Pentagon to deny scientists access to meteors data
Published 18 June 2009
There was an unofficial arrangement between the Pentagon and top U.S. scientists: the Pentagon's missile-launch and nuclear-blast detection satellites are also great for spotting meteors as they flame out in the Earth's atmosphere, and the Pentagon shared the latter information with scientists; the Pentagon says it will no longer do so.
This cannot be good news: A new rule by the U.S. Department of Defense will deny U.S. top scientific the ability to check out data from classified satellites on incoming meteors hurtling toward earth.
Nature’s Geoff Brumfiel reports that the Pentagon ended an informal arrangement with astronomers that gave the scientists access to data from the Defense Support Programsatellite network, part of the Pentagon’s early-warning system. Nathan Hodge writes that these satellites can detect missile launches or atmospheric nuclear blasts, but they are also great for spotting meteors as they flame out in the Earth’s atmosphere.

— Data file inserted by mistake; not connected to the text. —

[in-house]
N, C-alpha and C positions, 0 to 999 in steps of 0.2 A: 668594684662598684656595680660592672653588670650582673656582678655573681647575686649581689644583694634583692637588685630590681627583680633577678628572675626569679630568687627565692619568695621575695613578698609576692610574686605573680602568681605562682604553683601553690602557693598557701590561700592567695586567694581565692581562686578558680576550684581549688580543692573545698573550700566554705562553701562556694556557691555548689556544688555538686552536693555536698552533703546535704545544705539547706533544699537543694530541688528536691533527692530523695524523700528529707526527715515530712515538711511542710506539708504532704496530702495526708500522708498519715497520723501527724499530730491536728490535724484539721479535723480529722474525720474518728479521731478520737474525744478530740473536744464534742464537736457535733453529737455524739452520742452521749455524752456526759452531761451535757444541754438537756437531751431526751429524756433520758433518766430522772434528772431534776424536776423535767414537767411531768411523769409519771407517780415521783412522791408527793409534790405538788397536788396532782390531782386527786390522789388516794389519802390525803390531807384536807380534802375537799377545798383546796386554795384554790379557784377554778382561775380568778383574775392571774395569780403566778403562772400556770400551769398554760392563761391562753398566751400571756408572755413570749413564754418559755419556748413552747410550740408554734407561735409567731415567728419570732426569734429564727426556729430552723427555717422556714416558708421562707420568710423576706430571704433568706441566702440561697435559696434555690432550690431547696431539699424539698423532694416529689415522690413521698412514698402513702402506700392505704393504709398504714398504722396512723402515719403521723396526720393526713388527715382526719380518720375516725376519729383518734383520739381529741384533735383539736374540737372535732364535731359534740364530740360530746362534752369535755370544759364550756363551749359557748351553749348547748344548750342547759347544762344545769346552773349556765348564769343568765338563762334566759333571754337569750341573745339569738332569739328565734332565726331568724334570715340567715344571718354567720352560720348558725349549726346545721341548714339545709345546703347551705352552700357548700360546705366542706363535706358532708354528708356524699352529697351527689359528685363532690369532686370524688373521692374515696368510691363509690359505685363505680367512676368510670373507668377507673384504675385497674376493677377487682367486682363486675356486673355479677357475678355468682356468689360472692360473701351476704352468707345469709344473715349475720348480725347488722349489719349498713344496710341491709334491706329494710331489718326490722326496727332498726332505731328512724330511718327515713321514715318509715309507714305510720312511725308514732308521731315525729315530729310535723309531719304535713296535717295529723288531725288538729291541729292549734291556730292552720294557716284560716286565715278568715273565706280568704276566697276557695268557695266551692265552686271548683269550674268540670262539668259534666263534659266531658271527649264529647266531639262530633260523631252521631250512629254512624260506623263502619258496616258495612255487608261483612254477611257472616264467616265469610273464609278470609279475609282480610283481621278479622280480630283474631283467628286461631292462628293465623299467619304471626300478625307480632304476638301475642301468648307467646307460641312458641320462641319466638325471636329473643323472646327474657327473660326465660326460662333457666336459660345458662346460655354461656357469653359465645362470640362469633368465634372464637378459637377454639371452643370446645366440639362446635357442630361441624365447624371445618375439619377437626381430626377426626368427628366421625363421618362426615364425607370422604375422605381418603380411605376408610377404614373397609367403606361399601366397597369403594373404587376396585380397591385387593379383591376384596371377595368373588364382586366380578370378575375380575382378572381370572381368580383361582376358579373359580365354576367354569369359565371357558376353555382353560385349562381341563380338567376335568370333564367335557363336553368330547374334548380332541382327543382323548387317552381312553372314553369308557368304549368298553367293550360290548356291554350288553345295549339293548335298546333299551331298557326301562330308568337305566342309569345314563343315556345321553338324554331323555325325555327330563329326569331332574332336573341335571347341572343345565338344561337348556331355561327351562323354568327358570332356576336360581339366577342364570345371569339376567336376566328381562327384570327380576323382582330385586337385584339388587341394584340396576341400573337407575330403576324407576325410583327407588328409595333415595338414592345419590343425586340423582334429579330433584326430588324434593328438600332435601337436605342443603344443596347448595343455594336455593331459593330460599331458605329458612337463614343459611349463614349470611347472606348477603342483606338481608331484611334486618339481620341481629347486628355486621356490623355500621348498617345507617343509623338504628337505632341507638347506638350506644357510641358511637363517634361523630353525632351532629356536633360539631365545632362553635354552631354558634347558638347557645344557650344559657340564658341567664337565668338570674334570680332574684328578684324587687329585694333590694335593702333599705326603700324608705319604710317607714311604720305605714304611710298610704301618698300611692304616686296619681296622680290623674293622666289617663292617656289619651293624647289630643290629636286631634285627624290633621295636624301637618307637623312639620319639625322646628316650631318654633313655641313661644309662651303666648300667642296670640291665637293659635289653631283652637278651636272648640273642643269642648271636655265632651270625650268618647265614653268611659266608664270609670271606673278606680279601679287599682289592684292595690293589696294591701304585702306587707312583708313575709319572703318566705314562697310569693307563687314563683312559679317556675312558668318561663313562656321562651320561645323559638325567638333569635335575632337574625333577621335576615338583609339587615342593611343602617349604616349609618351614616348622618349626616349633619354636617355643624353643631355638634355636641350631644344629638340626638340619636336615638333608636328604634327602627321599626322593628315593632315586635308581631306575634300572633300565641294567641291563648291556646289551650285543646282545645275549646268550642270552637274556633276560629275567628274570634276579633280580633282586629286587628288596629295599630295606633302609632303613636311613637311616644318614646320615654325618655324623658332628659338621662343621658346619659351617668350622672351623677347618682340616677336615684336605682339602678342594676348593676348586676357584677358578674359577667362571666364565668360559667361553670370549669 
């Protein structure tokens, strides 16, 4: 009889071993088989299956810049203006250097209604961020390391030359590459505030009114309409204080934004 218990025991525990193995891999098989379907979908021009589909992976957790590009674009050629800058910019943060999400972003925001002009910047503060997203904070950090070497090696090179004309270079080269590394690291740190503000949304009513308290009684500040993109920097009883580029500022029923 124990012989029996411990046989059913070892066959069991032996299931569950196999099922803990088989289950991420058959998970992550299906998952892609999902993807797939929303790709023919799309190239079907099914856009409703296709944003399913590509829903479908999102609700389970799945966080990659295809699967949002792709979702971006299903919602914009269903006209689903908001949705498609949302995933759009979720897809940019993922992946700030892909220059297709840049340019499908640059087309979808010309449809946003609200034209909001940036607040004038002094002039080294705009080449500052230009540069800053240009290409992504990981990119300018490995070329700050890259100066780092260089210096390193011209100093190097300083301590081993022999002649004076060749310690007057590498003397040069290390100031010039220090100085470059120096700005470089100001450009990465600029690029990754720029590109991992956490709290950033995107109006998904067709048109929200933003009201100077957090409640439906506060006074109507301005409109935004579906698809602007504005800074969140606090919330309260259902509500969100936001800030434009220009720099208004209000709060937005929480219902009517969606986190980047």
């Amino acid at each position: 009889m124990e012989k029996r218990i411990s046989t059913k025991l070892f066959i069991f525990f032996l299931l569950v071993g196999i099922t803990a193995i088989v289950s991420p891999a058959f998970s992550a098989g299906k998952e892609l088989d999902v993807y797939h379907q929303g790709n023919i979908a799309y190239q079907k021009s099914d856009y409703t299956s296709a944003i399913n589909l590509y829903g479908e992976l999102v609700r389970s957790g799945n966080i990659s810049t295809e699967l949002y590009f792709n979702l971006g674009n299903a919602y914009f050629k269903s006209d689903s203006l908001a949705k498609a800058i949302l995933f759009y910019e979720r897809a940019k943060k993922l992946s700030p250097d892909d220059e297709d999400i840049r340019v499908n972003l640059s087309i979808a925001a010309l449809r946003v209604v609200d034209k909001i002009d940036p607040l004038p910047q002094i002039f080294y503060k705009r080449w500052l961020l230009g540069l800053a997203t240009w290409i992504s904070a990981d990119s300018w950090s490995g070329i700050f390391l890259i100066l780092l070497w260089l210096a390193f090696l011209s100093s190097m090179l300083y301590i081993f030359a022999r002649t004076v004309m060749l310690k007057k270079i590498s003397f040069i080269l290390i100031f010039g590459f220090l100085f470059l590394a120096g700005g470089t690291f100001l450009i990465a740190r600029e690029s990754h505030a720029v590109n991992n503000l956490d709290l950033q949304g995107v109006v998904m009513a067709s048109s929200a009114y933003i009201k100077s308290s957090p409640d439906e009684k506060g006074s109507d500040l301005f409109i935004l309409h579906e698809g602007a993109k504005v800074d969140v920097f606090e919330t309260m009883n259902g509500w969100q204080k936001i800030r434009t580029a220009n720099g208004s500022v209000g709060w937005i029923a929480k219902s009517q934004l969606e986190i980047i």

According to Brumfiel, the military provided some data to astronomers, often through “anonymous, tersely worded e-mail[s] describing the coordinates, altitude and size of a fireball.” While the information was succinct, it was of great help to researchers.
Brumfiel was not able confirm why this ad hoc arrangement ended, although one of his sources notes that the change coincided with the expensive and hush-hush Space-Based Infrared System entering operational service.
-read more in Geoff Brumfiel, “Astronomers :Lose Access to Military Data: Satellite Information on Incoming Meteors Is Blocked, Nature 459 (12 June 2009): 896-97 (doi:10.1038/459897a)